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Locmeven Chapel

( Municipality of Ploumoguer)




Open only during Pardon and animations

GPS : 48°23'53.6 N  4°46'24.0 W





Access : In the village of Ploumoguer, at the roundabout of the exit towards Plouarzel, turn left towards Kerhornou. Continue straight to the sea and park at the beach car park. Then walk along the coastal path that extends the road to the south. The chapel is 500m away.
From the car park, you can also drive back to Ploumoguer and take the first road on the right. After 300m turn right again ("Chapelle de Locmeven" sign) and continue until you reach the parking area. The left path goes down to the sea. After 200m, it joins the coastal path which, on the right, leads to the chapel.




  Completely isolated, almost on the edge of the shore, this pretty little chapel owes its existence, according to legend, to a shipwreck that would have taken place opposite in the XIth century. Sailors from an English or Irish ship could have miraculously reached the nearby cove despite the storm as their ship sank. The captain would then have vowed to build a chapel on the coast at Saint Méen and from then he lived in a nearby farm. As always, no historical document corroborates this legend. But it's plausible.
    Another reason may have been behind this construction. Saint Méen, "Sant Meven" in Breton, would be a Welsh monk of the VIth century, contemporary of Saint Samson and venerated in several places of Brittany, but also in Anjou as well as in Rouergue. It is attributed the power to make springs gush out whose water would cure skin diseases. However a fountain does exist in this valley just in front of the chapel's entrance. And even today, this water is still used to cure scabies and other dermatoses.


Locmeven's foutain



A pardon is organized every year on the 1st Sunday following August 15 at the Locmeven Chapel. For this purpose, an altar was built nearby, on the old cemetery which surrounded the building.


    A chapel whose construction date is unknown was in ruins at this site at the time of the Revolution. It was bought and rebuilt in 1812 by a private individual named Yves Gléau. His initials appear above the entrance gate. In 1982 a restoration of the building took place which gave it its current appearance.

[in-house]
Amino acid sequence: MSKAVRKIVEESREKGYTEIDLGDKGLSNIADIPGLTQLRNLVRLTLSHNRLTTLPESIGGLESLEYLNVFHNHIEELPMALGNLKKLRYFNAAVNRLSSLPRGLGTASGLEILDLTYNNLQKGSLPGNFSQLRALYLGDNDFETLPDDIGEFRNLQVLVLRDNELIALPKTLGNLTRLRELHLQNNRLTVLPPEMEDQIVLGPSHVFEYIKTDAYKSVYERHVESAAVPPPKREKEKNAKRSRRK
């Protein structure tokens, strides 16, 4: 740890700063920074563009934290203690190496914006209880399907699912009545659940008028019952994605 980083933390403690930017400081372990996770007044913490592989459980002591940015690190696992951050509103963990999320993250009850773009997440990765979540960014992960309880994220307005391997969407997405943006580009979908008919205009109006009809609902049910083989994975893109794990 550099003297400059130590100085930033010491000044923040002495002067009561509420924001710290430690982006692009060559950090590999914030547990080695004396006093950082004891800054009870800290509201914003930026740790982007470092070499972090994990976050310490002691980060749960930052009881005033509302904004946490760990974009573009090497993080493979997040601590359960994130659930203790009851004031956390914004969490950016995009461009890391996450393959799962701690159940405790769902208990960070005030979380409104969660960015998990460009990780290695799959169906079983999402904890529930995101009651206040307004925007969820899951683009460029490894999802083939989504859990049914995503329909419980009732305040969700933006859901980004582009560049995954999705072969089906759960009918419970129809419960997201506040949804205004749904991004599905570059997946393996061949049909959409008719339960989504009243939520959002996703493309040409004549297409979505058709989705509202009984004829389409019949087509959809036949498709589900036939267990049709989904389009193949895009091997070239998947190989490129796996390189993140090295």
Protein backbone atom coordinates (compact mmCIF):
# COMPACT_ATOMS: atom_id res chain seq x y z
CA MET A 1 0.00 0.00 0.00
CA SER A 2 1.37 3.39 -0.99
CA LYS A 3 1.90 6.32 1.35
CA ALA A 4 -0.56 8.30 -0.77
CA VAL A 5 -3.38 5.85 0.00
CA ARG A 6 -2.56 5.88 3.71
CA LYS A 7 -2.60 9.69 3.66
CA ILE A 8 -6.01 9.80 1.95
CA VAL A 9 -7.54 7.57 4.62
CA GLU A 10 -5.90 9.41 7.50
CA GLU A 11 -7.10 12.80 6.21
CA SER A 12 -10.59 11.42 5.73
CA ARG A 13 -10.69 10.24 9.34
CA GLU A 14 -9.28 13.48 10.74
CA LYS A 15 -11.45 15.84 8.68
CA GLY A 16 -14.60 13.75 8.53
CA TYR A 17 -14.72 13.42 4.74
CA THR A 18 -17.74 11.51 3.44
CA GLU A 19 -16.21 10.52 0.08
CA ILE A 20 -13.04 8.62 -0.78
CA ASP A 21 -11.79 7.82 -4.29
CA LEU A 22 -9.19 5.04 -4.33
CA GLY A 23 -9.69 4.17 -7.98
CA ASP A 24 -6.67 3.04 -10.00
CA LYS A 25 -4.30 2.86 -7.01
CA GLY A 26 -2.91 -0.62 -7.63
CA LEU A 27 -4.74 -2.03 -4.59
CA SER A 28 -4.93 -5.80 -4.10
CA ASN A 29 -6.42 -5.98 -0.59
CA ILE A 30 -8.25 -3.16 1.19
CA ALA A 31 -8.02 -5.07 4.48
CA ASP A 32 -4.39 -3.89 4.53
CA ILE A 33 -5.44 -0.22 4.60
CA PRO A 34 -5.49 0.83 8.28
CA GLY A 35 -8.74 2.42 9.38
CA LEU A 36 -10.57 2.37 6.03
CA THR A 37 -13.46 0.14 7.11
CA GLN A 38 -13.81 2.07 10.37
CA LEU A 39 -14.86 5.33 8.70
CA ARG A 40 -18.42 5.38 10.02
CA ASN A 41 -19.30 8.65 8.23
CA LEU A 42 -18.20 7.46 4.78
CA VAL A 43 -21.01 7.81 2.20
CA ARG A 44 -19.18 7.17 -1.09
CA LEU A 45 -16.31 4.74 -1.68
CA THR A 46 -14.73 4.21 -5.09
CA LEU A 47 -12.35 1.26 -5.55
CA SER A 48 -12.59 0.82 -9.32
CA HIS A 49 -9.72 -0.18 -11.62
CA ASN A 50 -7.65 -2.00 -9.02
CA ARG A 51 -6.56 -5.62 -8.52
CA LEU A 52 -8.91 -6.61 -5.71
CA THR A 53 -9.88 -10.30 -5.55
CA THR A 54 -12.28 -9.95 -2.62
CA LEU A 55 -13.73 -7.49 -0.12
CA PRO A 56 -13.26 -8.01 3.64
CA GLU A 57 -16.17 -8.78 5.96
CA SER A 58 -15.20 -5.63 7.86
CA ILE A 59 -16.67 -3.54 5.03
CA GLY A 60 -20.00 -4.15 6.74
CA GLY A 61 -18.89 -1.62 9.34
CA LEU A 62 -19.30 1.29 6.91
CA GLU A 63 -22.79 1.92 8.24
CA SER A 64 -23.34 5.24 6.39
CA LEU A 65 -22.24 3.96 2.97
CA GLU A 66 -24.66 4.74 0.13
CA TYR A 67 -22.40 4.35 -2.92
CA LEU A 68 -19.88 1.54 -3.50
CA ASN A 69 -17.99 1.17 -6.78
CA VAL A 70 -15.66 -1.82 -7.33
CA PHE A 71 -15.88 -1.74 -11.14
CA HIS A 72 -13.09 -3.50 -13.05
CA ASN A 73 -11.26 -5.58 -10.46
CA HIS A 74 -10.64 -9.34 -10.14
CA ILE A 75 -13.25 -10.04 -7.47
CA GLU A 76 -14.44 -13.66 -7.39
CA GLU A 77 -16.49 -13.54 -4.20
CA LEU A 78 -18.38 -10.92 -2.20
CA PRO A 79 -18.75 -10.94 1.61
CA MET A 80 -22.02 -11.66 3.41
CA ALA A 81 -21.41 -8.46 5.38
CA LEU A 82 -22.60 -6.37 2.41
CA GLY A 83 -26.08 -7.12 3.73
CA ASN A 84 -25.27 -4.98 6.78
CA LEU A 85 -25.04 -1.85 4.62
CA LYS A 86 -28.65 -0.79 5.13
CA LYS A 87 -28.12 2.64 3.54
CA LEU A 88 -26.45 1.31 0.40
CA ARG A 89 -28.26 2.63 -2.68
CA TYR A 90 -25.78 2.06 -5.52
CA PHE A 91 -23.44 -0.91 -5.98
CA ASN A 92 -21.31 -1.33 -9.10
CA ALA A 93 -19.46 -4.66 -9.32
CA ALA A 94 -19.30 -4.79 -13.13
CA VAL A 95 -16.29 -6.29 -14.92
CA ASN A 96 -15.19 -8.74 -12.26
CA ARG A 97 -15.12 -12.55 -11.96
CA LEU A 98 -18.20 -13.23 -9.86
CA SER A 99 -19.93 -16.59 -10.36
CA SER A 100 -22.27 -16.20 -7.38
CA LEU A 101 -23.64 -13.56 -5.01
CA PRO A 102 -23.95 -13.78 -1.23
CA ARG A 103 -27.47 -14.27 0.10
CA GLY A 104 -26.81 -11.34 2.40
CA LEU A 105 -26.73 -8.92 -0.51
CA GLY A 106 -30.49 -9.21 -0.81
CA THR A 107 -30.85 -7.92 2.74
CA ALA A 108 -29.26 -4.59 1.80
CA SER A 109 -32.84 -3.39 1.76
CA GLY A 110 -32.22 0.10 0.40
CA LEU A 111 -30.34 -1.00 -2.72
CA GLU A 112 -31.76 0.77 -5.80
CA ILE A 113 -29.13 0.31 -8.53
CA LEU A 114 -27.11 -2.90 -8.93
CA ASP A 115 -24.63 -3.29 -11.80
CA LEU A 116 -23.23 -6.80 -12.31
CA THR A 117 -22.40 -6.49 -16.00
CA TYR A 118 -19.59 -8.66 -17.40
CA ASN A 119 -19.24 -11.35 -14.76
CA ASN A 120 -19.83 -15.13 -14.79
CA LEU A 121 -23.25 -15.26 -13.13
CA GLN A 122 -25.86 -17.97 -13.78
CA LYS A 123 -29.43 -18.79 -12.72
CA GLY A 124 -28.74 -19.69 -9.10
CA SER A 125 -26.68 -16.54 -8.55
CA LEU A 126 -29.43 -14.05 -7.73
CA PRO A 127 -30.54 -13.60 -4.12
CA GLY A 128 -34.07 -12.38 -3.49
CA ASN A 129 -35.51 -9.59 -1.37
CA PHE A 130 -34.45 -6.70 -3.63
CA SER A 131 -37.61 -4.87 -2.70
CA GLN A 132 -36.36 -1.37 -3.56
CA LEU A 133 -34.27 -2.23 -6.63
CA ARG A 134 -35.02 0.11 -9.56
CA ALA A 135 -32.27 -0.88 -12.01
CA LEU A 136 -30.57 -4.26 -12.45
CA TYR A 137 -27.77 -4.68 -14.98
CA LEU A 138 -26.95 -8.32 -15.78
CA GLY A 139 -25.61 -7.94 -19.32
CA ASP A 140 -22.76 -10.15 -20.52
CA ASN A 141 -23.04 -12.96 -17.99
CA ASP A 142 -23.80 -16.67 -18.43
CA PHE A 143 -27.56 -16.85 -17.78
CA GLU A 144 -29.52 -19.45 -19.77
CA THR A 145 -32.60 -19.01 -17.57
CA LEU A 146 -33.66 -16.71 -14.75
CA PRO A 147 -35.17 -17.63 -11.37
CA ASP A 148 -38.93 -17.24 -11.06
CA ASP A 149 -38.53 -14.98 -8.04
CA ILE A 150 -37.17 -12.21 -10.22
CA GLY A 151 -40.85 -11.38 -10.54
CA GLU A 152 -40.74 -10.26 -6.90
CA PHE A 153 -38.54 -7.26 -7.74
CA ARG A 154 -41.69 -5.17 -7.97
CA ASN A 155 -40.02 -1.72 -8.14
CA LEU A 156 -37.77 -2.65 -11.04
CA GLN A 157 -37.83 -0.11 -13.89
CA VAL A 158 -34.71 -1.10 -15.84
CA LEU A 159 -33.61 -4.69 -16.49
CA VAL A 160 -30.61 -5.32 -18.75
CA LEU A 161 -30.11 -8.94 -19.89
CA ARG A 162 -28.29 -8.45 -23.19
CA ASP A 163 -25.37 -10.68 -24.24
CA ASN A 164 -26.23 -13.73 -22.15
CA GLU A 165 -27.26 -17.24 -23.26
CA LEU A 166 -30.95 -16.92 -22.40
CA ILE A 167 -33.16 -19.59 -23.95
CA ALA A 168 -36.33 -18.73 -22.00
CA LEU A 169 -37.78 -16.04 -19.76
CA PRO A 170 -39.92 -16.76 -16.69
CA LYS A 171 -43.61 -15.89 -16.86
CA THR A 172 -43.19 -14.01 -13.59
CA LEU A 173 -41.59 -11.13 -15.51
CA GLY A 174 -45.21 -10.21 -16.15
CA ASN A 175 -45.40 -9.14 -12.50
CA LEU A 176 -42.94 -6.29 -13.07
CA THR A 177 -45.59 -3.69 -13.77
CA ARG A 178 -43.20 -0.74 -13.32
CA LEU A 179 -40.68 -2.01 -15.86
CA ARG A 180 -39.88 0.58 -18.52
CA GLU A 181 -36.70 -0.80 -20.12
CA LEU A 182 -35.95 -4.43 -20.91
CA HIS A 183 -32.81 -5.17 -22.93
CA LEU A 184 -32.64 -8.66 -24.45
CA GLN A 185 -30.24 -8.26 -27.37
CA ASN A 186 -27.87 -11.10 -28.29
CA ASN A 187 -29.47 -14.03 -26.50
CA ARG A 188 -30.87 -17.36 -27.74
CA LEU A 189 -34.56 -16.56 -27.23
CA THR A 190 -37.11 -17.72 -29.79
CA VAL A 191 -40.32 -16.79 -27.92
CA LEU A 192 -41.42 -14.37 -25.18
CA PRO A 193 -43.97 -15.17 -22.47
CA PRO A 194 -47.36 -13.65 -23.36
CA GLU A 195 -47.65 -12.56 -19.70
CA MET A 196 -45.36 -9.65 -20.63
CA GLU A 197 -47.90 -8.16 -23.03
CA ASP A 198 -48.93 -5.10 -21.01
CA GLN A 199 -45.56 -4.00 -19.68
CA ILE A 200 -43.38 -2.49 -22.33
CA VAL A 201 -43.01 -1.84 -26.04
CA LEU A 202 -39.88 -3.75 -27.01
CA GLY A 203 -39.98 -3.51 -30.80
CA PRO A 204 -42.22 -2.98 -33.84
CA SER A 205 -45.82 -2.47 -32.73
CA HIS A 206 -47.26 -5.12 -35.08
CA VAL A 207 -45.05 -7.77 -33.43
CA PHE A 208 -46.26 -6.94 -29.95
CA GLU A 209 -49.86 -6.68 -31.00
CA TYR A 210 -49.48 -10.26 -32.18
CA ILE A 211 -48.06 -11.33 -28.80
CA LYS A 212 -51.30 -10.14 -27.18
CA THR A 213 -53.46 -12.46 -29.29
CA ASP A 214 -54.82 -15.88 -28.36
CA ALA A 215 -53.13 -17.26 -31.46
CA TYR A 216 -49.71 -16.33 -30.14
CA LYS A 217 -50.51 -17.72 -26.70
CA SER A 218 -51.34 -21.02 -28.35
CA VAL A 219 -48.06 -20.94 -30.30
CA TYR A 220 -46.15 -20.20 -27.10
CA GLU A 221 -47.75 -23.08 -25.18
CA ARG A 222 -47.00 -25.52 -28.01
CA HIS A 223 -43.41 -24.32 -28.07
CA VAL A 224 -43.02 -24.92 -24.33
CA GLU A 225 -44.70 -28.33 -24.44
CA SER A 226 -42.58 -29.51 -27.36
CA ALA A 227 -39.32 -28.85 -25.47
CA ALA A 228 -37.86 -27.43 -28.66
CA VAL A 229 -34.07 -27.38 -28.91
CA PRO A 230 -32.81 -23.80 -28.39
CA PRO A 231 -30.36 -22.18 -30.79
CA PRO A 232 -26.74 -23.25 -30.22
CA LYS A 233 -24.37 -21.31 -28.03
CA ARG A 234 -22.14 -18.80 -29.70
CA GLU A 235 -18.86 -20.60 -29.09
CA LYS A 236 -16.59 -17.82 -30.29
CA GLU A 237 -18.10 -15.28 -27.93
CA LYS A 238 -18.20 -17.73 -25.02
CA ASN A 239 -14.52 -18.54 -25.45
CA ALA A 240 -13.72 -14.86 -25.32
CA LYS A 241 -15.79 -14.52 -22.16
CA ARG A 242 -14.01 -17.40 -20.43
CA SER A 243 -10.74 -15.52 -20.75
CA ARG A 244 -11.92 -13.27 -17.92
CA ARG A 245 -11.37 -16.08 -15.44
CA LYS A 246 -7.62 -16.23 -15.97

Inside, one is struck by the sobriety of the building. Only a few statues adorn the walls.


Dressed in a mitre and holding his bishop's crook,
Saint Méen is the patron saint of the chapel.








Above, a Virgin and Child.



On the left, Saint Barbe ( Santa Barbara), young martyr of the IIIth century, is represented life-size. She is the patron saint of all trades related to fire and underground works.






Saint John the Baptist and the Lamb



Saint Alar, or Alor, would have been bishop of Quimper at Vth century. Protector of horses, he is often represented in the company of one of these animals.

  The surroundings of the chapel are carefully maintained by an association of volunteers who want to leave the visitor with the memory of a beautiful element of heritage in a green setting.



  If you continue 500 m south on the coastal path, you will arrive at two interesting places described on our website:
The first, in Porstheven, is the emplacement of a "davied" and old houses of seaweed pickers.
The davieds

The second, which is accessed at the bottom of the path through a chicane, is an important geological fault that can be discovered in the cliff at low tide and marks the origin of the Atlantic Ocean.
The Brenterc'h fault

In "Légendes du canton de St-Renan et Plouzané", Mikael Madeg recounts that this breakthrough in the cliff, the only one allowing communication with the shore, was very popular with sailors at the end of the 19th century. Indeed, just above, in the moor, there was an isolated house, known as the Breton
ar vordel, run by two sisters known to be very welcoming. Haggling their charms, they attracted not only seaweed pickers, but also fishermen and sailors who did not hesitate to drop anchor nearby. A white flag flying from the top of a mast in front of the house and visible from the sea indicated the availability of these ladies. It is even said that the annual religious festival of the chapel was suppressed for a few years in order not to favour certain extra-marital relations on the occasion of the ceremony.


What remains today of the house ar vordel

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